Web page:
Comparisons of cloud cover estimates and cloud fraction profiles from ARM's cloud-detecting instruments and GOES-8 data

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The DOE's Atmospheric Radiation Measurement (ARM) Program employs both upward- and downward-looking remote-sensing instruments to measure the horizontal and vertical distributions of clouds across its Southern Great Plains (SGP) site. No single instrument is capable of completely determining these distributions over the scales of interest to ARM's Single Column Modeling (SCM) and Instantaneous Radiative Flux (IRF) groups; these groups embody the primary strategies through which ARM expects to achieve its objectives of developing and testing cloud formation parameterizations (USDOE, 1996). Collectively, however, the data from ARM's cloud-detecting instruments offer the potential for such a three-dimensional characterization. Data intercomparisons, like the ... continued below

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Krueger, S K & Rodriguez, D May 7, 1999.

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The DOE's Atmospheric Radiation Measurement (ARM) Program employs both upward- and downward-looking remote-sensing instruments to measure the horizontal and vertical distributions of clouds across its Southern Great Plains (SGP) site. No single instrument is capable of completely determining these distributions over the scales of interest to ARM's Single Column Modeling (SCM) and Instantaneous Radiative Flux (IRF) groups; these groups embody the primary strategies through which ARM expects to achieve its objectives of developing and testing cloud formation parameterizations (USDOE, 1996). Collectively, however, the data from ARM's cloud-detecting instruments offer the potential for such a three-dimensional characterization. Data intercomparisons, like the ones illustrated in this paper, are steps in this direction. Examples of some initial comparisons, involving satellite, millimeter cloud radar, whole sky imager and ceilometer data, are provided herein. that many of the lessons learned can later be adapted to cloud data at the Boundary and Extended Facilities. Principally, we are concerned about: (1) the accuracy of various estimates of cloud properties at a single point, or within a thin vertical column, above the CF over time, and (2) the accuracy of various estimates of cloud properties over the Cloud and Radiation Testbed (CART) site, which can then be reduced to single, representative profiles over time. In the former case, the results are usable in the IRF and SCM strategies; in the latter case, they satisfy SCM needs specifically. The Whole Sky Imager (WSI) and ceilometer data used in one study were collected at the SGP CF between October 1 and December 31, 1996 (Shields, et. al., 1990). This three-month period, corresponding to the first set of WSI data released by ARM's Experiment Center, was sufficiently long to reveal important trends (Rodriguez, 1998).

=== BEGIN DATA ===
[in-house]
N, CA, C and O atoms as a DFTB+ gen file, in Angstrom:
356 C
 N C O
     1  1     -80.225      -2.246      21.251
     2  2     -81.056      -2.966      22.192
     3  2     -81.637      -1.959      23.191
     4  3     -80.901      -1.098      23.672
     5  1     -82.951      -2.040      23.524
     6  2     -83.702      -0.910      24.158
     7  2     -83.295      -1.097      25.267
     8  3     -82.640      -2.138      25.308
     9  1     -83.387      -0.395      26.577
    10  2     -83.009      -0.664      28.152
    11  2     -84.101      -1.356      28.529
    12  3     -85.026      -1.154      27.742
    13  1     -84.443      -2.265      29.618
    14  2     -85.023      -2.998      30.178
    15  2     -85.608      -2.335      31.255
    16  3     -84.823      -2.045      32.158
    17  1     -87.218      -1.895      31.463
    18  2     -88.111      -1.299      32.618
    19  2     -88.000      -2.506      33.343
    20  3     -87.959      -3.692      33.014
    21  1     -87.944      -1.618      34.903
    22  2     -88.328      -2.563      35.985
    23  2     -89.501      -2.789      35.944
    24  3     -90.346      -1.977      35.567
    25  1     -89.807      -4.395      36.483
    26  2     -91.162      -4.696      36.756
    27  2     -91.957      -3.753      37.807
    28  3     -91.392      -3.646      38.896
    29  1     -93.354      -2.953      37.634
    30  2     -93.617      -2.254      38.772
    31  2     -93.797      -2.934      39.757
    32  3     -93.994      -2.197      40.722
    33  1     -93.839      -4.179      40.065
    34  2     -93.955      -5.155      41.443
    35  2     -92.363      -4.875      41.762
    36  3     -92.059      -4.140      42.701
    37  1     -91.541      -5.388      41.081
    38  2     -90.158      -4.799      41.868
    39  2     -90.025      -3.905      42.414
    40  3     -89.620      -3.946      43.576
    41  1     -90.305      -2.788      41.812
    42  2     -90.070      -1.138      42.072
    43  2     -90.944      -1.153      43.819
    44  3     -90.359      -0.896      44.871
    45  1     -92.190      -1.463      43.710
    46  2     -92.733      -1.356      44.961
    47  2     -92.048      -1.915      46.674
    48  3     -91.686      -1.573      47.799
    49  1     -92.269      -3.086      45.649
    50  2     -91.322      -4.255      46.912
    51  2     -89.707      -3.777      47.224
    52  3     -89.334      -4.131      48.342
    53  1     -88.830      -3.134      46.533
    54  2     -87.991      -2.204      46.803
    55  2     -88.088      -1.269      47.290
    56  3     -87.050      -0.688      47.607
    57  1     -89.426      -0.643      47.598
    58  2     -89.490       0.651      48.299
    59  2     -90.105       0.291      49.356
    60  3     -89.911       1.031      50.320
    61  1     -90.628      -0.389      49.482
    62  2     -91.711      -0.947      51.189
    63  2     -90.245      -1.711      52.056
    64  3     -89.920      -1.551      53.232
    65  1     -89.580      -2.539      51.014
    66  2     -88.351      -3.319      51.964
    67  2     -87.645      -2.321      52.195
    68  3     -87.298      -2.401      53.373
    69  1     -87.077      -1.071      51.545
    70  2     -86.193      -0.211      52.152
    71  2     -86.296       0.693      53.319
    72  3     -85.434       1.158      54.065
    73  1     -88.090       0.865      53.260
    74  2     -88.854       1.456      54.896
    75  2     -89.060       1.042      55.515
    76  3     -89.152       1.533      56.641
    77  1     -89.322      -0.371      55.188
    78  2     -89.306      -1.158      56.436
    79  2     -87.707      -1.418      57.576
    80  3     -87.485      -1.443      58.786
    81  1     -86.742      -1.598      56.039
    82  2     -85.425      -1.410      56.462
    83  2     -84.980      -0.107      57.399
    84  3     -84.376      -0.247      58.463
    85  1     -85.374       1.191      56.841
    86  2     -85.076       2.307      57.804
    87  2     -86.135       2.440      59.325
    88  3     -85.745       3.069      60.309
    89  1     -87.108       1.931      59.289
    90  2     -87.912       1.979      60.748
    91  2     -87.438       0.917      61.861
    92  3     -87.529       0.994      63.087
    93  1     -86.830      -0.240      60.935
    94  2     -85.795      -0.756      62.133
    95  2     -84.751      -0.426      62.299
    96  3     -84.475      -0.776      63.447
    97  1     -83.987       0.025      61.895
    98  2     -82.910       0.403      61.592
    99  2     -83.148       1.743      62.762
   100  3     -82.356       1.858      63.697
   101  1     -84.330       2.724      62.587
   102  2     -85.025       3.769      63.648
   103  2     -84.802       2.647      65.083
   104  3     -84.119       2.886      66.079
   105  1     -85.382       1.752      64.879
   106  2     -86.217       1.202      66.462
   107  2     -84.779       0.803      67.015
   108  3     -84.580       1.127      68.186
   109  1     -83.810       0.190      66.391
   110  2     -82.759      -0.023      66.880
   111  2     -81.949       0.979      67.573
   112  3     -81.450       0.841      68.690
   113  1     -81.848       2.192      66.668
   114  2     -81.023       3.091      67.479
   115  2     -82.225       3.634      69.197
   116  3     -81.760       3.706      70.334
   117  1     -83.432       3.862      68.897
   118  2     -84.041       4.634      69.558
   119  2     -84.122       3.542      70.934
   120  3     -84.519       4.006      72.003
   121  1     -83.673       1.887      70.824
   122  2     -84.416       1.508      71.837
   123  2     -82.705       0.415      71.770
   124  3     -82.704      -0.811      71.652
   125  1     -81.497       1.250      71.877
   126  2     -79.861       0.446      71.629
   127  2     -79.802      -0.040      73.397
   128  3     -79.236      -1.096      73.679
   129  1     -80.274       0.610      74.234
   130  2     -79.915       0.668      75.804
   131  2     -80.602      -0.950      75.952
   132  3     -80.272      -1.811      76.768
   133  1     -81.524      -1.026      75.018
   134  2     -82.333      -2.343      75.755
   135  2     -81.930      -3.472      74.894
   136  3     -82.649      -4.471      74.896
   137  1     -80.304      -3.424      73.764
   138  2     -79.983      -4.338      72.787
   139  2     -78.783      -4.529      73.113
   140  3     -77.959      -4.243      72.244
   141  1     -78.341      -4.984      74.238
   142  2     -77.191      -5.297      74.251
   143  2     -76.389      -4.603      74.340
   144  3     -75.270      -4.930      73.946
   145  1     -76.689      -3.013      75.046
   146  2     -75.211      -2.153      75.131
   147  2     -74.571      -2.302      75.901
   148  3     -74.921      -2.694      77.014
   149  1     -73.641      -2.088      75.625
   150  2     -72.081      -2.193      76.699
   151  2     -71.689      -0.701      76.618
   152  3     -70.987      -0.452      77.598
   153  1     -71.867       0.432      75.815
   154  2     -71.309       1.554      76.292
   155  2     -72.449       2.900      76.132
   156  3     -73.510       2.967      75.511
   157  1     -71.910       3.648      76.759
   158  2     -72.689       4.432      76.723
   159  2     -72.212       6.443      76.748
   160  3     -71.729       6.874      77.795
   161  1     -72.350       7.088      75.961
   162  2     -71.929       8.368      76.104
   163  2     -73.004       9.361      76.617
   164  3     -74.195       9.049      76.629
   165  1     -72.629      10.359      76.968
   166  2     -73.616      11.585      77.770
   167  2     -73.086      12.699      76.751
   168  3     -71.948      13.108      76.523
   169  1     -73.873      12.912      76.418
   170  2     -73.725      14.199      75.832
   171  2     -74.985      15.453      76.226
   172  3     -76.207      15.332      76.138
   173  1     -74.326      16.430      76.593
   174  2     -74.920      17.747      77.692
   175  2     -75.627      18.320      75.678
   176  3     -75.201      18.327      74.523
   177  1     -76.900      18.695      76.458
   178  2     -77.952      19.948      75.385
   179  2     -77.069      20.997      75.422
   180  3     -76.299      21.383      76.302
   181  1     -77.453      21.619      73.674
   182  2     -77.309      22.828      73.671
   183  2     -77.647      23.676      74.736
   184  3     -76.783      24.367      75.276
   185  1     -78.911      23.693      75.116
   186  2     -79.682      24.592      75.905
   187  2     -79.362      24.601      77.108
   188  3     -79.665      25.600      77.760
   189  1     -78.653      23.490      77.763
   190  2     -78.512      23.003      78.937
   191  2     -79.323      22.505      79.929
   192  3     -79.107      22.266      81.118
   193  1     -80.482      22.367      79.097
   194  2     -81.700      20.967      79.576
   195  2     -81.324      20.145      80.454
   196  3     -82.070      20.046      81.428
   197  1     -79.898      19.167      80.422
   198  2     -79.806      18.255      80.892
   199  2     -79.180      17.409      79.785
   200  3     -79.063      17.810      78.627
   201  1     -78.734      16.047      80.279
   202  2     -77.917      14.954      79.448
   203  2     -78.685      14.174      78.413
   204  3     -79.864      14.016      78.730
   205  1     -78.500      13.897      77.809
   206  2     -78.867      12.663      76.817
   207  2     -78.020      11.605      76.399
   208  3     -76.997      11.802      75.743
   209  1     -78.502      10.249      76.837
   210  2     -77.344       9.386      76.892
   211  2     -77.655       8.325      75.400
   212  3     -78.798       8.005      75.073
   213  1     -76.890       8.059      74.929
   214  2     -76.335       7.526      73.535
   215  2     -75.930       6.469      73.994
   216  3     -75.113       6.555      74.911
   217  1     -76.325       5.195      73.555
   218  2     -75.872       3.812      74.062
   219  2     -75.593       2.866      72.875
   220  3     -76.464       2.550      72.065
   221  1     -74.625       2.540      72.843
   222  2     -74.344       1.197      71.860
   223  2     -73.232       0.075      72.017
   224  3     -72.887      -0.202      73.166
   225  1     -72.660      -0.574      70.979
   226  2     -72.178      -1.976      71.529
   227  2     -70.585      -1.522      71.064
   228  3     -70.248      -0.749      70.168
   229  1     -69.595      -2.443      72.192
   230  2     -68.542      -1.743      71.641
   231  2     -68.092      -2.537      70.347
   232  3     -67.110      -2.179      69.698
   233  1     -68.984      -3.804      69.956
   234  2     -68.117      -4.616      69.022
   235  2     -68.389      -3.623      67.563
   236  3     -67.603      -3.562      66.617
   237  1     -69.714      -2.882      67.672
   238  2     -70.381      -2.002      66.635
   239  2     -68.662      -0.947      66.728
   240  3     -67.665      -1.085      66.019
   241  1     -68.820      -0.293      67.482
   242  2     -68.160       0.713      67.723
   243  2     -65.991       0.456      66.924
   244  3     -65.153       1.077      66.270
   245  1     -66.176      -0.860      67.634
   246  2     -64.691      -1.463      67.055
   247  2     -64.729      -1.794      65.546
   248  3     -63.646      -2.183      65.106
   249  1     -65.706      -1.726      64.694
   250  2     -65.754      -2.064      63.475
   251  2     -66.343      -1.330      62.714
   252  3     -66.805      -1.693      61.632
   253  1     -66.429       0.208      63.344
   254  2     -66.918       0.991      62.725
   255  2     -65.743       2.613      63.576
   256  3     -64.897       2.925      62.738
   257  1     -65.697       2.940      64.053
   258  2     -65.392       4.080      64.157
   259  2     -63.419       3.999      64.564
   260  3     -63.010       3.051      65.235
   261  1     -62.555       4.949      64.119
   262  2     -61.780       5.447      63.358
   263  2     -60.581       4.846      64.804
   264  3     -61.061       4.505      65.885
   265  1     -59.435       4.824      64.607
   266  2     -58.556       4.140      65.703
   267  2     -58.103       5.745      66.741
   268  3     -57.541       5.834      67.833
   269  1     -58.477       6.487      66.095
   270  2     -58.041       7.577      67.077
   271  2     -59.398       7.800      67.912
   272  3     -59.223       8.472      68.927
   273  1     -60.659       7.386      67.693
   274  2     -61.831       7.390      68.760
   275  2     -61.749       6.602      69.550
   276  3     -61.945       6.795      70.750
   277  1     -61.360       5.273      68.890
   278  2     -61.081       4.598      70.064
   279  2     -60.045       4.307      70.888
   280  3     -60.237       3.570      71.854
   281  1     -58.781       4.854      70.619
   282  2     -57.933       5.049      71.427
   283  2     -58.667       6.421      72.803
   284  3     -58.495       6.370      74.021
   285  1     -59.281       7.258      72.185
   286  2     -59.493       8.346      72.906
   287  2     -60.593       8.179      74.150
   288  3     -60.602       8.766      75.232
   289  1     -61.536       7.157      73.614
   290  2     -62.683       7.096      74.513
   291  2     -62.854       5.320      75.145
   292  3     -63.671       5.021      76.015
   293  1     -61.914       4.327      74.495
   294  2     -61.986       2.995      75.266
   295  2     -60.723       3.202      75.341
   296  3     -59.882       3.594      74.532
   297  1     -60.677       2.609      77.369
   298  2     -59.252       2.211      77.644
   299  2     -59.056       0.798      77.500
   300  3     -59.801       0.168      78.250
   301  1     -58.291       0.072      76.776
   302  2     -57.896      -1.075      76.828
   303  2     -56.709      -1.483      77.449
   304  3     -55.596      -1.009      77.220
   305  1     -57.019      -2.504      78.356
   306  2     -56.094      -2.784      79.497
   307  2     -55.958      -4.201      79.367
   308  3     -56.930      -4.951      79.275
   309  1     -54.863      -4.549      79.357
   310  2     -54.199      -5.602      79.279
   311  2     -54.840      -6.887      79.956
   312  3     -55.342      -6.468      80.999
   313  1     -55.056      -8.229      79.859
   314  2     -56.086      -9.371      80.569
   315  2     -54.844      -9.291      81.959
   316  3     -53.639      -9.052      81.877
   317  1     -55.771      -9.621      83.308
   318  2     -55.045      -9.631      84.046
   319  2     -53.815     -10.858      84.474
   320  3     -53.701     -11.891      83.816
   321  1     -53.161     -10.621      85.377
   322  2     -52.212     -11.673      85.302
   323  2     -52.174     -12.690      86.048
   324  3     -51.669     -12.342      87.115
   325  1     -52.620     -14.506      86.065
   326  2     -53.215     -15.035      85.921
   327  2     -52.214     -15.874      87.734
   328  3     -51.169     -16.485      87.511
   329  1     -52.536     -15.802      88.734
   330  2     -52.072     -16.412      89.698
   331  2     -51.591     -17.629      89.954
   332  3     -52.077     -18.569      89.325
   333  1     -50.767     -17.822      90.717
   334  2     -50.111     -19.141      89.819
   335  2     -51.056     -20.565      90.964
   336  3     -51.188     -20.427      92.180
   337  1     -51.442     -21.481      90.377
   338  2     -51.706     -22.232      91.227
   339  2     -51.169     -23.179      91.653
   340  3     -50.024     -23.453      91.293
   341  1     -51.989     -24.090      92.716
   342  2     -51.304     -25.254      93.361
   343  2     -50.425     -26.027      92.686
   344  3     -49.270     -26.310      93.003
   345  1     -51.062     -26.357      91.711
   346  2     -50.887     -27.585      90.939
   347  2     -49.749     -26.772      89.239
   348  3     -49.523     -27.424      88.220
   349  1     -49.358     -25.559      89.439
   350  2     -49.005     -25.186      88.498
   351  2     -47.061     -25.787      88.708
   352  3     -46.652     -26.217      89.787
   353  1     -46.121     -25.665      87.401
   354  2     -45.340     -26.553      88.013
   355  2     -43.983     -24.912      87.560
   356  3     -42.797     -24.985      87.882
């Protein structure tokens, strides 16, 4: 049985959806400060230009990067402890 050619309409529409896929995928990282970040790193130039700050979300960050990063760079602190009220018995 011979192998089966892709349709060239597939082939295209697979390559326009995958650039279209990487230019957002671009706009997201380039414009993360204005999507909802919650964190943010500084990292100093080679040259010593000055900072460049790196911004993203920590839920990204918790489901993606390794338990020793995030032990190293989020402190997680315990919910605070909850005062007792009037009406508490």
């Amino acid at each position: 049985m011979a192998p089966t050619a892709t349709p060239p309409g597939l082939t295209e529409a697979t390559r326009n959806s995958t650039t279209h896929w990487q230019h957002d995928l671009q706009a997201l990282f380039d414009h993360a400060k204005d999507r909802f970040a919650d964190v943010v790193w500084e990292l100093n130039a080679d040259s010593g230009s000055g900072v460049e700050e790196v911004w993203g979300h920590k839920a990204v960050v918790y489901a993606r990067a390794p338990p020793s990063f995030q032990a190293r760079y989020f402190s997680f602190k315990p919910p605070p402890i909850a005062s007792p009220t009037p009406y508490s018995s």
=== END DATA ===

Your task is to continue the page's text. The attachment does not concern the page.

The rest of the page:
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6.4 Megabytes pages

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  • First International Symposium on Turbulence and Shear Flow Phenomena, Santa Barbara, CA (US), 09/12/1999--09/15/1999

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  • Report No.: UCRL-JC-134172
  • Grant Number: W-7405-ENG-48
  • Office of Scientific & Technical Information Report Number: 14653
  • Archival Resource Key: ark:/67531/metadc621880

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  • May 7, 1999

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  • June 16, 2015, 7:43 a.m.

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  • May 5, 2016, 9:09 p.m.

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Krueger, S K & Rodriguez, D. Comparisons of cloud cover estimates and cloud fraction profiles from ARM's cloud-detecting instruments and GOES-8 data, article, May 7, 1999; California. (digital.library.unt.edu/ark:/67531/metadc621880/: accessed October 17, 2017), University of North Texas Libraries, Digital Library, digital.library.unt.edu; crediting UNT Libraries Government Documents Department.